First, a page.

Expecting otherwise may demonstrate entitlement and ungratefulness, but it may also reveal a poor use of personal time. I think there is a misunderstanding about what “work” during “work hours” really entails. It’s not an employer’s or corporation’s obligation to take your pursuits outside of work into account in offering workplace flexibility. Work cultures can sometimes be forgiving and a bit more casual, but it’s a slippery slope when our selfish ambition manifests on company time. Therefore, save yourself the frustration and use your own precious personal time wisely.

3. While there’s nothing wrong in seeking fulfillment, we ought to lean on gratitude and be sober-minded about the opportunity presented to us.

Life is a series of choices and consequences. In life, we are not guaranteed or entitled to anything. The same goes for our employment. It’s not like your position is guaranteed and you’re immune from being fired. If you become demotivated and don’t give your best effort, or if you decide to quit and pursue a position elsewhere, that is your decision and the consequence will be yours as well. At the very least, be grateful for the liberty to even consider other options.

Cultures naturally progress over time from working as a necessity of survival to working as a means of finding fulfillment. Those afforded the socioeconomic status to do so have the liberty of pursuing a job that is in line with their goals and adds value. Others who don’t have that privilege just work to survive.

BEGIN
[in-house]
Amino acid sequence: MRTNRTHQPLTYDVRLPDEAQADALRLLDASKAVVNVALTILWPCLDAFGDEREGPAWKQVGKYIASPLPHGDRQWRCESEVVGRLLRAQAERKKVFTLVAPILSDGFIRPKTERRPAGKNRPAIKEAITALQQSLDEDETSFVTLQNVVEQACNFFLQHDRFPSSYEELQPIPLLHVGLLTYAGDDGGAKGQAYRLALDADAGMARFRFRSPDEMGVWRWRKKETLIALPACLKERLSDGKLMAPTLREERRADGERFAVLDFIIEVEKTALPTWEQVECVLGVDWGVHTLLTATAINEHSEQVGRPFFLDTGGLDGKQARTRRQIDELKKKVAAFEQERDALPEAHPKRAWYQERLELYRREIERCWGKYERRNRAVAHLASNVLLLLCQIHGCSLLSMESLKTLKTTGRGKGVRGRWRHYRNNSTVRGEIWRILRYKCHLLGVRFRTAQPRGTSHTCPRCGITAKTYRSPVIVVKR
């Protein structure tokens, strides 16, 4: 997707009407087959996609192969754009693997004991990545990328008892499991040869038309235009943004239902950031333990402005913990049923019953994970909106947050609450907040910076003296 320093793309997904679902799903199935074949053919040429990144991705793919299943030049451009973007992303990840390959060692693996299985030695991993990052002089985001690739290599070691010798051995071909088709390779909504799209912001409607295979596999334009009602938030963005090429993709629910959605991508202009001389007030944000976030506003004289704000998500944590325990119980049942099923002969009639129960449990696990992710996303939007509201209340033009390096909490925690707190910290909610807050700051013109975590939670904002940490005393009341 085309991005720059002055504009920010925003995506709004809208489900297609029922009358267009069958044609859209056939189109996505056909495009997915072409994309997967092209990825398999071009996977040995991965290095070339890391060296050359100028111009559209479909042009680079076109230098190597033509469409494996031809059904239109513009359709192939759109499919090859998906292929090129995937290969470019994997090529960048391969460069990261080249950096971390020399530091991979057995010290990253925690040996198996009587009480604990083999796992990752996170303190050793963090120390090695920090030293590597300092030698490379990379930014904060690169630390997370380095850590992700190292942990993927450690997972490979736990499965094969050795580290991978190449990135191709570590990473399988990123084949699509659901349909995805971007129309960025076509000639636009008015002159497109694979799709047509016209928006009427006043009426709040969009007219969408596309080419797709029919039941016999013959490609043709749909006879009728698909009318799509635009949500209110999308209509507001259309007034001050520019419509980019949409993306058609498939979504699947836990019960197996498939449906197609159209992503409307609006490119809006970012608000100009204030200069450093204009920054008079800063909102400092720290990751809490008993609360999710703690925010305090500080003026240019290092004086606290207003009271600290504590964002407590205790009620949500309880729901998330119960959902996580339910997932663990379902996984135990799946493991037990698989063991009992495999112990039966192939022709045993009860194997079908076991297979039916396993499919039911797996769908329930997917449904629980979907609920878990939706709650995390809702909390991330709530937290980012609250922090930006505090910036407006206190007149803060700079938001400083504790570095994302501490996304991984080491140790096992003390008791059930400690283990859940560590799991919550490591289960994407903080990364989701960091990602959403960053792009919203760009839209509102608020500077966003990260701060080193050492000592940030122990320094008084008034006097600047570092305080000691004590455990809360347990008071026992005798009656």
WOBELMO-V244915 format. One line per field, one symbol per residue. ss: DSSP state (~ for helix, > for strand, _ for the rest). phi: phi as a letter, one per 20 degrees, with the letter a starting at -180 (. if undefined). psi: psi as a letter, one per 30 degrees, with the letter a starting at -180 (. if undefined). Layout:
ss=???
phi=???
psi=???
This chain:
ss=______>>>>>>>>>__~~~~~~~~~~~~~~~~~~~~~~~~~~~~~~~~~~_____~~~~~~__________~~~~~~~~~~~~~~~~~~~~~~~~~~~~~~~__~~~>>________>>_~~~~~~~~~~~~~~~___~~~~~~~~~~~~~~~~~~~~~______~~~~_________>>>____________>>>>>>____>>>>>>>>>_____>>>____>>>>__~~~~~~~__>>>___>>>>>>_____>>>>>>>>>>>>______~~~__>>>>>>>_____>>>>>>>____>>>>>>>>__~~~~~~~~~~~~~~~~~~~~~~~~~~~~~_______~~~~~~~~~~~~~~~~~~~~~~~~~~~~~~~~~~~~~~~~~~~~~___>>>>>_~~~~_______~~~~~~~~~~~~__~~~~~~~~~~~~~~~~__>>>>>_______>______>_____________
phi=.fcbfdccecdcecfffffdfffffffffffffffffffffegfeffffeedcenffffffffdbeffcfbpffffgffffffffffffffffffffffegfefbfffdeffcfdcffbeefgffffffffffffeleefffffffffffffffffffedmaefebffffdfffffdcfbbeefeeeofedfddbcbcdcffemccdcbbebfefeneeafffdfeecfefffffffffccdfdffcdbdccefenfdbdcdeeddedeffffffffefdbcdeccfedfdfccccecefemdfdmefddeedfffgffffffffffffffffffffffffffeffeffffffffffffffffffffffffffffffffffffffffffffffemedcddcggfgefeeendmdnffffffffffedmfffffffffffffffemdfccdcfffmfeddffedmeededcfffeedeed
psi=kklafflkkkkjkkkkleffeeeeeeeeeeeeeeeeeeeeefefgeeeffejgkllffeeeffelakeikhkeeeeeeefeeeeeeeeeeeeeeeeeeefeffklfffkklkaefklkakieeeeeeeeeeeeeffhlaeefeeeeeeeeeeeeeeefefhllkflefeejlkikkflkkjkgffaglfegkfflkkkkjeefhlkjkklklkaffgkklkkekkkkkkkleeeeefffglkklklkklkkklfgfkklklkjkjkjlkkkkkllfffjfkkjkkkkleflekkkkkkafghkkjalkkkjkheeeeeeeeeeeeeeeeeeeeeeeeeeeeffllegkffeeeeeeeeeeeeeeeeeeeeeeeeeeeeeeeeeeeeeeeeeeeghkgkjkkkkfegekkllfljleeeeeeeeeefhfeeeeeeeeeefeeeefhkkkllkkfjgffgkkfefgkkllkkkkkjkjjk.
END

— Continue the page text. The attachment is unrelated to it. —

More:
A quote from John Adams sums up the phenomenon:

“I must study Politicks and War that my sons may have liberty to study Mathematicks and Philosophy. My sons ought to study mathematicks and philosophy, geography, natural history, naval architecture, navigation, commerce, and agriculture, in order to give their children a right to study painting, poetry, musick, architecture, statuary, tapestry, and porcelaine.”

Everyone’s freedom has come at a cost to someone else, even if that person is no longer living. Be grateful for the sacrifices, willing or unwilling.

4. Don’t procrastinate at work.

It makes the act of tackling projects seem overwhelming and that much less appealing. Procrastination begins with a resistance to something – be it labor, the unknown, or a fear of your work being less than perfect. It also removes the recency from a certain project which can contribute to less passion overall.